This is the fourth in a series of posts written by a mother of a son with autism, reflecting on her experience with her church community. Some of her observations serve as challenges to the way we do church, while others should be encouraging to the people who have made a difference in the lives of her and her family.  The names in this story are fictional, but their experiences are not.


joni1On the Joni and Friends Web Site I listened to an MP3 by Will and Arlyn Kantz and they really understand our needs. Our family can relate to almost every behavioral situation they spoke about, the challenges families face and even the fears of future challenges like puberty, programming, the workers, the sensory issues, congregational reactions, etc.

I would love to have a local church like the ones the Kantz’s help with inclusion programming.
Even one church like this in the area would be great.

I realize this particular couple (Will and Arlyn) not only have an autistic son but have great qualifications.  They have done the work required and have put immense energy into the transformation. Their staged strategies for inclusion are thought through in a professional way.

Would a church body ever rise to this challenge on their own?

Most parents of children with disabilities do not have the qualifications, experience, energy, time or resources to instigate or even help implement something like this. Even as I write this, feelings of guilt resurface about not trying harder and doing more to figure something out for Michael. To be honest, though, we have so many things in his daily life that we have not figured out. It’s overwhelming to think of the energy and time required to figure out programming for Church as well.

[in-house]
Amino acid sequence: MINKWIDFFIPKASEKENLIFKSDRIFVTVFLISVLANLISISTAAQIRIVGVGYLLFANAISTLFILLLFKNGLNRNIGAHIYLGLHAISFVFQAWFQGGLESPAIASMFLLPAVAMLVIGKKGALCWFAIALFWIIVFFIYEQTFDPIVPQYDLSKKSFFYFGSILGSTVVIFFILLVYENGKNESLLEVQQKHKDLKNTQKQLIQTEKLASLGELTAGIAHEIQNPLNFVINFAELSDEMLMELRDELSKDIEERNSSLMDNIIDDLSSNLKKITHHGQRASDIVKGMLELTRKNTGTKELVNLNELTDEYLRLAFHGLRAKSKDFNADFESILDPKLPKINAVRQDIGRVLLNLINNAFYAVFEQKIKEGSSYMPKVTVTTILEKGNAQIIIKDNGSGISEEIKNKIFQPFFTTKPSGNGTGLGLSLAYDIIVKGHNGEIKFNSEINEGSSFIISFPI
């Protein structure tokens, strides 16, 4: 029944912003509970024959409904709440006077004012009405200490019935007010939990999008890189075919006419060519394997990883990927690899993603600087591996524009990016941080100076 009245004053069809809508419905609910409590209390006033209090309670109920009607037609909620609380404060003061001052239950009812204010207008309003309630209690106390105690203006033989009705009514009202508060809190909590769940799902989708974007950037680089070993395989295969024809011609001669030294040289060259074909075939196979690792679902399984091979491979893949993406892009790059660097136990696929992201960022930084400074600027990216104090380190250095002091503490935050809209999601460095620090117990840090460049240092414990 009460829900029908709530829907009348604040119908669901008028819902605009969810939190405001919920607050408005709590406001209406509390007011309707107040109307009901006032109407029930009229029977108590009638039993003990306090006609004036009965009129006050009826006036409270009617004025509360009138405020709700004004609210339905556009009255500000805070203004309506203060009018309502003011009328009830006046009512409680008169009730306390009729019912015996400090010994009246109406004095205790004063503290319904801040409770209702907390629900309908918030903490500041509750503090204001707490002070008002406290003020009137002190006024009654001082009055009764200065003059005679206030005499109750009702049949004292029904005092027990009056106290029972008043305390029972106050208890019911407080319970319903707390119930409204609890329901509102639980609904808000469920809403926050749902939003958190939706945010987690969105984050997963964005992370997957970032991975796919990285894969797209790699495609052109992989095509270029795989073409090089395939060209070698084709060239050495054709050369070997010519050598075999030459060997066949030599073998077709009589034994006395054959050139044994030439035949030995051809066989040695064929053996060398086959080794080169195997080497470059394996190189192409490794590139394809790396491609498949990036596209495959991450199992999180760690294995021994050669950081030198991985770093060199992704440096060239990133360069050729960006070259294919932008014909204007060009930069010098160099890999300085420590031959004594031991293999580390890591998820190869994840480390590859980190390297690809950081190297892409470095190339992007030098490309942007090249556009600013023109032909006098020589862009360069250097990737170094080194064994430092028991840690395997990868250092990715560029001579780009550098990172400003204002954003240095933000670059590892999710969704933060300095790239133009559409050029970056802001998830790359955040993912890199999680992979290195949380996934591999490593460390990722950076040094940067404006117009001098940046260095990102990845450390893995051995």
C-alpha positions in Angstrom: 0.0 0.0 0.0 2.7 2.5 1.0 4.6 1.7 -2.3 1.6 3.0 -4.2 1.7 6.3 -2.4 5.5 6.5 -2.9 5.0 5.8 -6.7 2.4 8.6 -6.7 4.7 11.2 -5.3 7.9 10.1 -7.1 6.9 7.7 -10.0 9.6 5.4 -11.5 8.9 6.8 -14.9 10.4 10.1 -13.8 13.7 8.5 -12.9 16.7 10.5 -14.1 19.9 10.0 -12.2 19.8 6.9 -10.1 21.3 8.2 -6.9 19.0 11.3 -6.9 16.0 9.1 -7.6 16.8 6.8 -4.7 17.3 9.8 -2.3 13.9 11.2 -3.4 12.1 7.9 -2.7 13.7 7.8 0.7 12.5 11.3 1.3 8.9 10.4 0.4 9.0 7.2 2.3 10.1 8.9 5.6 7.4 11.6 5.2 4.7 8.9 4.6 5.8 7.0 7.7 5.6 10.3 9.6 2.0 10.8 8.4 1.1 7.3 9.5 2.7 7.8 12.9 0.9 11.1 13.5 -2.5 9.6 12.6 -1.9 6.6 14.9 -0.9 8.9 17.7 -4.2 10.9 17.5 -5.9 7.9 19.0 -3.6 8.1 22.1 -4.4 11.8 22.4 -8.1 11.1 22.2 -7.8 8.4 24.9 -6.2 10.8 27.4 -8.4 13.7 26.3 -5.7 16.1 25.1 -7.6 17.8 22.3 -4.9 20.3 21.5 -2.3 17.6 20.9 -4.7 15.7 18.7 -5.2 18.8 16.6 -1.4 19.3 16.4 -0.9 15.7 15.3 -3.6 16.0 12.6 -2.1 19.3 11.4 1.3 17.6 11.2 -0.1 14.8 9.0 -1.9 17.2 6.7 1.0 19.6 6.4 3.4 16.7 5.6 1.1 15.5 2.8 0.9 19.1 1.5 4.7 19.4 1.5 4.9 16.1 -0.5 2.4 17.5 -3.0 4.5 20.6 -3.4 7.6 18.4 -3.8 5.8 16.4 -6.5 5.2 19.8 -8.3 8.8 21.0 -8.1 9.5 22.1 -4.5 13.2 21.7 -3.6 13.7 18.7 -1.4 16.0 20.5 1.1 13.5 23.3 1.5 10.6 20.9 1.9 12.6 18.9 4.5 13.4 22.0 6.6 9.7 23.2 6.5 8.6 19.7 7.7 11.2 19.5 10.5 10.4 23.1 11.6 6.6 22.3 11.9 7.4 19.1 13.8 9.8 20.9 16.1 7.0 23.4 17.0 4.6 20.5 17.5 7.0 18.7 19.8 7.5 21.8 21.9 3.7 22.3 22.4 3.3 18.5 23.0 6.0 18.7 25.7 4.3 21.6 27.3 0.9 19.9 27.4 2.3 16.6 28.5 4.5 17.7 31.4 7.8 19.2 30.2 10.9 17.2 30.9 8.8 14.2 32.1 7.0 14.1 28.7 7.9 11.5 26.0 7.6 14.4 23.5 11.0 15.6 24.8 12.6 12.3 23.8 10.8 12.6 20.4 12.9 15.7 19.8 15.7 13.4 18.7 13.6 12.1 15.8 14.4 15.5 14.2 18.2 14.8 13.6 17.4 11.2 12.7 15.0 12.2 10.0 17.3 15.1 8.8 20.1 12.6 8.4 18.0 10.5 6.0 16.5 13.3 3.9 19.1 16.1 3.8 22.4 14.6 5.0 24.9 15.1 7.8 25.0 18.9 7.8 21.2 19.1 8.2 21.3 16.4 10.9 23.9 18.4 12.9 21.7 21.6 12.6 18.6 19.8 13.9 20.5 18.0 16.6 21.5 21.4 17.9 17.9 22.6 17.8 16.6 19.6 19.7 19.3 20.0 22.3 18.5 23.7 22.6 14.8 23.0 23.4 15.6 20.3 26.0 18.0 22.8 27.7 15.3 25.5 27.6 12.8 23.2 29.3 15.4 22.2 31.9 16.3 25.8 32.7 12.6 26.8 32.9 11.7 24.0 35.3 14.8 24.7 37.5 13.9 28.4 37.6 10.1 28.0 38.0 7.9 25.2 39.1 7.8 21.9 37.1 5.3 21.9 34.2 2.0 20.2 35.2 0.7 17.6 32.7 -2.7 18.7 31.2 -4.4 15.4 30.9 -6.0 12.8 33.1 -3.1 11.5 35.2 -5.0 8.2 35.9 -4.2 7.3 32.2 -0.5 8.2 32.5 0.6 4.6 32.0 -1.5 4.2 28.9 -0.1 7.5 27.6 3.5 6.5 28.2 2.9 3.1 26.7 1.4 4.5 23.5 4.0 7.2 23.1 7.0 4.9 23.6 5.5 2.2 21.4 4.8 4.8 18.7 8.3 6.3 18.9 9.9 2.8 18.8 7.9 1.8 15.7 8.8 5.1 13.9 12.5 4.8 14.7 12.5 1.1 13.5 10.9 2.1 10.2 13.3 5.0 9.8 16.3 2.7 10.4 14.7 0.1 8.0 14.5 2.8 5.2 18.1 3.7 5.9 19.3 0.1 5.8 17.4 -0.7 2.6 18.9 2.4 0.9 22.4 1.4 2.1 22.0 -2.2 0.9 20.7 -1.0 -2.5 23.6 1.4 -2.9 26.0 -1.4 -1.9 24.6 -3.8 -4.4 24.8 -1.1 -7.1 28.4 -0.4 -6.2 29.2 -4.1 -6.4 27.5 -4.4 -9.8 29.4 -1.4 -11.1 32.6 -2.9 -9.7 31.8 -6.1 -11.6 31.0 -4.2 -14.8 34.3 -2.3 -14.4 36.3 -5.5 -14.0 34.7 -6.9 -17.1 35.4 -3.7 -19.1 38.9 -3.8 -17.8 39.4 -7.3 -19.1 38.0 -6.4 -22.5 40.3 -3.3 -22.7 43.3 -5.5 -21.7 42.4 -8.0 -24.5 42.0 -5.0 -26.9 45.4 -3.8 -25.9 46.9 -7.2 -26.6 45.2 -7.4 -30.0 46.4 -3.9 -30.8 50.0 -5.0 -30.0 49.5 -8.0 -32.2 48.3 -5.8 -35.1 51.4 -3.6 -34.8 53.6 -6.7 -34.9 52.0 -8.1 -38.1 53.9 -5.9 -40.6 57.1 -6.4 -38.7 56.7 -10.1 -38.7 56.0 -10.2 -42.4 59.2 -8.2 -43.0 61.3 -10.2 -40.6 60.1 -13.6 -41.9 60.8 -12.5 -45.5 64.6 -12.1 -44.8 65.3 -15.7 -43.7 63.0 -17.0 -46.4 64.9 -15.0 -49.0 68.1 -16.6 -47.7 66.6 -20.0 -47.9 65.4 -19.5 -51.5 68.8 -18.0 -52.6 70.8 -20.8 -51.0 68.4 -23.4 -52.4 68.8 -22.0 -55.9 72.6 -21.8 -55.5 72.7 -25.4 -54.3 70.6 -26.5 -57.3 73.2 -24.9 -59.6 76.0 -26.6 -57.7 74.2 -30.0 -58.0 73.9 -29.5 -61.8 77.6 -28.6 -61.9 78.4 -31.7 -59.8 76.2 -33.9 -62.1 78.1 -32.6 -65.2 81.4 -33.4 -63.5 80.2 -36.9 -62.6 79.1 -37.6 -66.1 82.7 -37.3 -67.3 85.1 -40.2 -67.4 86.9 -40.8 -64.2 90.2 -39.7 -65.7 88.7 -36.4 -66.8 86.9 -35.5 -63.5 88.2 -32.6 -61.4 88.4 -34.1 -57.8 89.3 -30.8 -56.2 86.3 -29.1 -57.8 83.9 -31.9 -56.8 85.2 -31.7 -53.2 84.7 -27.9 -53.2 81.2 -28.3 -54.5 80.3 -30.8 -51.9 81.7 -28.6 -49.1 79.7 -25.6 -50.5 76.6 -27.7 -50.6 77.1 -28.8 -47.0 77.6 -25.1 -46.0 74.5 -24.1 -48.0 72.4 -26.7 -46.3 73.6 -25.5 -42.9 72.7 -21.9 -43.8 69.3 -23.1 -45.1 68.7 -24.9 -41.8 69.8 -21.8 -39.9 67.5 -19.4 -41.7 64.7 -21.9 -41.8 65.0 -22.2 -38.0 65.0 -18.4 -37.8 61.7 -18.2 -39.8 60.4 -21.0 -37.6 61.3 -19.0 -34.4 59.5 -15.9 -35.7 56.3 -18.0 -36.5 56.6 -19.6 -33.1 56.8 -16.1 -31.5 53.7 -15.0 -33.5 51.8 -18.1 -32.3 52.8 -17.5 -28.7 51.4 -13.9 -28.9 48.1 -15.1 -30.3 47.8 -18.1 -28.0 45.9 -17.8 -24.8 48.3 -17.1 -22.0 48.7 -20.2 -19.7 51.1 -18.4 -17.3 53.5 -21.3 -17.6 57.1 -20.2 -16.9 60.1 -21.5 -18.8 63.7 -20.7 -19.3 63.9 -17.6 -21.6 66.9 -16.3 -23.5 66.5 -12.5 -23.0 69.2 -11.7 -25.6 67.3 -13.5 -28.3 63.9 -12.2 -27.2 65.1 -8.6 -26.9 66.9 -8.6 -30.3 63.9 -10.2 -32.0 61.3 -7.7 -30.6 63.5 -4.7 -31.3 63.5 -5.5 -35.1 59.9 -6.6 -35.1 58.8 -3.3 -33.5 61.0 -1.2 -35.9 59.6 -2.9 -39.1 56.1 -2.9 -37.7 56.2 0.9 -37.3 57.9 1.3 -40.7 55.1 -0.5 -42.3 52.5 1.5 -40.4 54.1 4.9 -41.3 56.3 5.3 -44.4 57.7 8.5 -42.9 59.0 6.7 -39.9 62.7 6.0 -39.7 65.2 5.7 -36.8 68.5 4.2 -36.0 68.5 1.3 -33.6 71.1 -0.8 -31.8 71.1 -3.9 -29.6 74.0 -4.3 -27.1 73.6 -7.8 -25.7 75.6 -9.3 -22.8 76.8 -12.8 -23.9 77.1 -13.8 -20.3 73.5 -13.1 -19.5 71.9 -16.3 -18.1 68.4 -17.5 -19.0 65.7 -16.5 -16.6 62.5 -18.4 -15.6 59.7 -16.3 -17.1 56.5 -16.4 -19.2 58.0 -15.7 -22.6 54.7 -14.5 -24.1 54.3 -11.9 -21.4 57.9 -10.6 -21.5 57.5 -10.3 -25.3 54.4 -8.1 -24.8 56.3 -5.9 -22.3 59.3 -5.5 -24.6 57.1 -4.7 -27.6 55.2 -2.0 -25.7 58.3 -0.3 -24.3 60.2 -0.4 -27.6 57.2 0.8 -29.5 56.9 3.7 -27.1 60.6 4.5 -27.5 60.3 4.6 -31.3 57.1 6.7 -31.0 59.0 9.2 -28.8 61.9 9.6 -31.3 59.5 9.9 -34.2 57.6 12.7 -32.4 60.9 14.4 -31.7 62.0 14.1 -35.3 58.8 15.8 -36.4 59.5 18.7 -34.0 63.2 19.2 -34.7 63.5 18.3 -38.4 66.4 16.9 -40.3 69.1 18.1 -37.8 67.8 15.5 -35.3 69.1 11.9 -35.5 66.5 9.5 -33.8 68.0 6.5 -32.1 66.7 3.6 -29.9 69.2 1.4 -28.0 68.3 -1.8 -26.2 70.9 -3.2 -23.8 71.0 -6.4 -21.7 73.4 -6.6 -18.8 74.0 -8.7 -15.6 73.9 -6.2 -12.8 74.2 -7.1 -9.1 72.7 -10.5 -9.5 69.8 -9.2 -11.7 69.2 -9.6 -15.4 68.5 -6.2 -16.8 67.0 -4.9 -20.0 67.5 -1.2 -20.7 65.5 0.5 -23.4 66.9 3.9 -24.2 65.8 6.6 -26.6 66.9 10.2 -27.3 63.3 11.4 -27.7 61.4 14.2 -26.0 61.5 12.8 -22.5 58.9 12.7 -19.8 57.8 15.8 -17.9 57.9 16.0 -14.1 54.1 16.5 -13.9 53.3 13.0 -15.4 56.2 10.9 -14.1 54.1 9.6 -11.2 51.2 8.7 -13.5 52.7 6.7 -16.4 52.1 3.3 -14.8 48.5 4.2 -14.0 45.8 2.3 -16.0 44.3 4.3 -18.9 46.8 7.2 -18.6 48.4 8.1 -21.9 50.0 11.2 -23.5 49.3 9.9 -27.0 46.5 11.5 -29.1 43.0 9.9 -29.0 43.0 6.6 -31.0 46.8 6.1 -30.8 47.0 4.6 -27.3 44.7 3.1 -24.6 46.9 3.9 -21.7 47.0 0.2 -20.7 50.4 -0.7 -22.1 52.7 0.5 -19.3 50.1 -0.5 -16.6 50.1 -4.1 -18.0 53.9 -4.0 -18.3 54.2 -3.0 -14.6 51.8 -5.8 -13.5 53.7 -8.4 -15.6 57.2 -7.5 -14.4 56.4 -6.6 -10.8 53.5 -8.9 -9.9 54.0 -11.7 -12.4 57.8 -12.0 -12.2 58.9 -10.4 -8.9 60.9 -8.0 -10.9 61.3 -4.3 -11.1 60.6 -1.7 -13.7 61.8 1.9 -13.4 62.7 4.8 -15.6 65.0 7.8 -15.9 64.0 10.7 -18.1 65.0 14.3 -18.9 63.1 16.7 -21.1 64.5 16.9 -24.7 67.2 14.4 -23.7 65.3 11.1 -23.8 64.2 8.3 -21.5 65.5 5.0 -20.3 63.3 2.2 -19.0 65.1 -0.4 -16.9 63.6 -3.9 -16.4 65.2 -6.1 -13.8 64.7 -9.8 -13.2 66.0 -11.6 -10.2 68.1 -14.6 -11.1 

There have always been people who have invested the energy and time to work out the programming for Nursery School, ABA and school.  If a church really wants to work for inclusion or foster belonging for people with disabilities and their families a great first step would be listening to the Kantz’s MP3.  Really, they have it right.  Everyone in the congregation needs to be educated and not just immediate workers or teachers.

To the rest of the congregation this may look like an immense undertaking and adjustment, but think of how many more members would be able to join in fellowship and be ministered to!

Peter Singer

Utilitarianism forms the backbone of Singer’s theories. For him, ethics and the question of personhood should be rooted in ‘quality of life’ rather than in hypothetical ideas about ‘sanctity’. Much of his thinking revolves around the question “can they suffer?” As such, animals and humans are placed on equal terms. For him the question is not between human and animal, but between ‘person’ and ‘non-person’. Read More →

Who Am I?

One cannot think about theology of disability without soon wrestling with the notion that each human being is created in the image of God (Gen 1:27-28). Found in all “religions of the book” (Christianity, Judaism, and Islam) what exactly constitutes this image is the subject of much assumption and debate. In contrast with certain philosophies Read More →

human

One important idea that has been resonating in philosophical circles over the past two decades is a growing conversation regarding the difference between what is ‘human’ and who is a ‘person’. The ideas of what constitutes a ‘person’ are certainly not new. We find the roots of these controversial discussions in the writings of the Greek philosophers Socrates, Plato and Aristotle. Many of the new ‘ideas’ are simply a repackaging of very old ones. Read More →